THE SOCIAL SPACE
The Social Space is quite unlike anything that can be found in Singapore. The lifestyle concept store houses a cafe, a retail area, a nail salon, and a refillery. It was started by a husband-and-wife social entrepreneur team, Daniel Yeow and Cheryl Ou.
At The Refillery, shoppers can refill household items such as laundry detergent, multipurpose cleaners, soaps and shampoo by bringing their own reusable bottles – to help cut down on packaging waste.
At the retail space, there are steel and glass straws, reusable bottles and takeaway cups for sale. In the cafe, drinks are served with steel straws, and food served in coconut bowls.
Ms Ou says: “As a growing number of Singaporeans become more eco-conscious, The Social Space offers more opportunities to reduce our waste and carbon footprint on a daily basis.”
Not only does she want consumers to adopt a greener lifestyle, but through her efforts, she hopes suppliers can think the same way too. She admits that it was initially difficult getting suppliers to sell their products in bulk to The Refillery, as they were more used to selling them in small bottles. “But we managed to convince them that it would be good for the environment and not hurt their profits.” The couple also managed to convince their coffee supplier to sell coffee to them in large reusable tubs instead of in small disposable bags, to cut down on waste.
Besides encouraging living eco-consciously, The Social Store also aims to be socially conscious. Some of the items they have on sale are made by social enterprises, while the nail salon offers a vocational training programme for underprivileged women.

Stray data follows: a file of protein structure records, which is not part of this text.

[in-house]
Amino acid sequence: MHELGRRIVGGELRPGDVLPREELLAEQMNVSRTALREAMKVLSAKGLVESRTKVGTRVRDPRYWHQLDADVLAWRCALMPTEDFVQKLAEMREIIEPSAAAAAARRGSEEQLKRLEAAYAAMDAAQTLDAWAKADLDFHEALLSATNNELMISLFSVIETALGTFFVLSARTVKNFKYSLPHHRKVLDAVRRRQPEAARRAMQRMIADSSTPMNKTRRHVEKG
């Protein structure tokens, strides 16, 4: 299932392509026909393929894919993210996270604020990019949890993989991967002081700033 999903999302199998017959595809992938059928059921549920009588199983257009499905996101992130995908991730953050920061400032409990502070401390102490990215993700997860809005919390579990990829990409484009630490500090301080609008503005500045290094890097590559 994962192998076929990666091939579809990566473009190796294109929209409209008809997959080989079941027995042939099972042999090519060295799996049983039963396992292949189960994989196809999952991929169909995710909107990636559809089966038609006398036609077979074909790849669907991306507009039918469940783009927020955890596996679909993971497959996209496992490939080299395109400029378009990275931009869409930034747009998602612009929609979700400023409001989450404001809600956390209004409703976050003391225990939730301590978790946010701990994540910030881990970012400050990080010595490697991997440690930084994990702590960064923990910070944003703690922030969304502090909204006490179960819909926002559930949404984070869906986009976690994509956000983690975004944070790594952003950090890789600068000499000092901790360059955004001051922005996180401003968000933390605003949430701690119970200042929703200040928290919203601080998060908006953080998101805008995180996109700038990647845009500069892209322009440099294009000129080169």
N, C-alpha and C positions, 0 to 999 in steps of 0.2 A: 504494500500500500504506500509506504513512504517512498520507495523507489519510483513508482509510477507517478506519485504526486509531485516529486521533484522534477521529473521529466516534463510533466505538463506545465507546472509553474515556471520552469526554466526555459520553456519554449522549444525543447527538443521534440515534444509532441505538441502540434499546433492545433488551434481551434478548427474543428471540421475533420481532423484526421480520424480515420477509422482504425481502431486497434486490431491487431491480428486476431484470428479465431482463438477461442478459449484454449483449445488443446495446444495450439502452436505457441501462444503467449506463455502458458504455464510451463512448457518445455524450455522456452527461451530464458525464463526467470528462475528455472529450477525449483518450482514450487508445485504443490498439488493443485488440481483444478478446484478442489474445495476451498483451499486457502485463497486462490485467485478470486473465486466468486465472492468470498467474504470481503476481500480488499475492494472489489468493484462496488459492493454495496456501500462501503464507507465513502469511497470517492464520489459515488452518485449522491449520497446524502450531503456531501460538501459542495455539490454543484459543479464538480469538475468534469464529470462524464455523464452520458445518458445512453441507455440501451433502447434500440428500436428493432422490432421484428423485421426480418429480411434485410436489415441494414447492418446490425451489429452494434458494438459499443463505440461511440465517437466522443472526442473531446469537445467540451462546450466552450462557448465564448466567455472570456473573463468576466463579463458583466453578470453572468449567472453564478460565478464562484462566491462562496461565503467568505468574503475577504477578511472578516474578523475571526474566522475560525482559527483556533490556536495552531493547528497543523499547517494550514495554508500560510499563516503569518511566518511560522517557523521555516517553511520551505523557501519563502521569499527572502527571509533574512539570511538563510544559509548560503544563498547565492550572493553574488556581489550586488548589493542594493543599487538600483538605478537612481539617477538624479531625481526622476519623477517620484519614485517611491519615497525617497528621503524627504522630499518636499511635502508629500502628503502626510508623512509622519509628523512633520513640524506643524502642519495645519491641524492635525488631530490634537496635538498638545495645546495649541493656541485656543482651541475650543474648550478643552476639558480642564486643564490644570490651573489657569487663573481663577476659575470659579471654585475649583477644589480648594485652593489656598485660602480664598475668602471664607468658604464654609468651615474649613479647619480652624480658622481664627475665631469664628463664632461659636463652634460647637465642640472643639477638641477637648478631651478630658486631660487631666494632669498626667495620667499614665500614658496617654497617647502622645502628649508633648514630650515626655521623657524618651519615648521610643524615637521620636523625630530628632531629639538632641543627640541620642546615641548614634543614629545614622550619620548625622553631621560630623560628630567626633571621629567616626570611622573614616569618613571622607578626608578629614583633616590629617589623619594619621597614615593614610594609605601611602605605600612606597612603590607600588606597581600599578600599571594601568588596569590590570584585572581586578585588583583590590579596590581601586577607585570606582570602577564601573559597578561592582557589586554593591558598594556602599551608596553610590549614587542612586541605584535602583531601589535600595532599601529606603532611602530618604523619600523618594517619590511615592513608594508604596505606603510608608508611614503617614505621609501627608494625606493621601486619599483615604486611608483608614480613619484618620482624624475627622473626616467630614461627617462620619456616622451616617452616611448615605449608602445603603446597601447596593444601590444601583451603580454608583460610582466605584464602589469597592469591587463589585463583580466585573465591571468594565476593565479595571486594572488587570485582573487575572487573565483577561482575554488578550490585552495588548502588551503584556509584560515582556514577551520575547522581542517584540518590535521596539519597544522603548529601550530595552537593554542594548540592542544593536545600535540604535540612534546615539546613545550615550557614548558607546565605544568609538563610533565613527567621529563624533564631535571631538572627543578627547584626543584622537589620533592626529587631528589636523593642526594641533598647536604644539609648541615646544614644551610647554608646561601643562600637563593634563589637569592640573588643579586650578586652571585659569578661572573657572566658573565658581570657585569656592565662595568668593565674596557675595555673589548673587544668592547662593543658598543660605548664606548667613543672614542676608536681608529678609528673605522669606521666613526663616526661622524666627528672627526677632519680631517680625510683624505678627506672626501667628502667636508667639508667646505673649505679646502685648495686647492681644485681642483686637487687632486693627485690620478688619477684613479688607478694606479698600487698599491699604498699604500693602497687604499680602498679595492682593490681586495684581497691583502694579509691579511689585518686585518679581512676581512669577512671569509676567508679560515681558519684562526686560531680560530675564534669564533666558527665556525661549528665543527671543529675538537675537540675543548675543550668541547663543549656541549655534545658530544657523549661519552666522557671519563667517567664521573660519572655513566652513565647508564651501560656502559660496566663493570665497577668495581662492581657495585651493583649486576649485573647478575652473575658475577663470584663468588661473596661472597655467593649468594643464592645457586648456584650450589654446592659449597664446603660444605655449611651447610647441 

“At The Social Space, you can do your nails, eat, and shop and give back to good causes,” says Ms Ou.
333 Kreta Ayer Road, 01-14
THE SUSTAINABILITY PROJECT
Joline Tang is trying to change the world, one reusable straw at a time. The Singapore Management University student has been practising a green lifestyle since her polytechnic days. She started with recycling and now avoids using takeaway boxes and plastic straws.
Ms Tang was handling accounts at a sustainable firm but felt that she did not have a direct impact on helping the environment. “I decided to start a business to influence the lifestyle of others and also influence the way cafes/other businesses operate,” she says of her decision to start her online store.
She sells bamboo and reusable metal straws, beeswax wraps, coconut bowls and printed cotton towels which are used in place of paper ones. “The products have to last so that customers will not depend on single-use items,” says Ms Tang.
The rose-gold reusable straws are the best selling among her millennial clients, while the beeswax wrap is also a popular item among housewives and those who cook.
She doesn’t offer international shipping as she wants to keep her carbon footprint low. “I am happy to say that I have not spent any money purchasing packaging since my incorporation,” Ms Tang declares. All her packaging are made from used boxes or unwanted envelopes that she has collected from friends, family and even customers.
YOUR SUSTAINABLE STORE
Dawn Chen, a regional sales manager for an international hospitality chain goes around town with her own reusable shopping bag, cup, lunchbox, and cutlery. She found that while she had no trouble getting her desired lunchbox and cutlery, finding the right cup to have her tea on the go was difficult. Ms Chen didn’t like the idea of using disposable cups. Reusable plastic cups are not good for hot liquids, while those made of glass or metal were too heavy, and leaked, she discovered.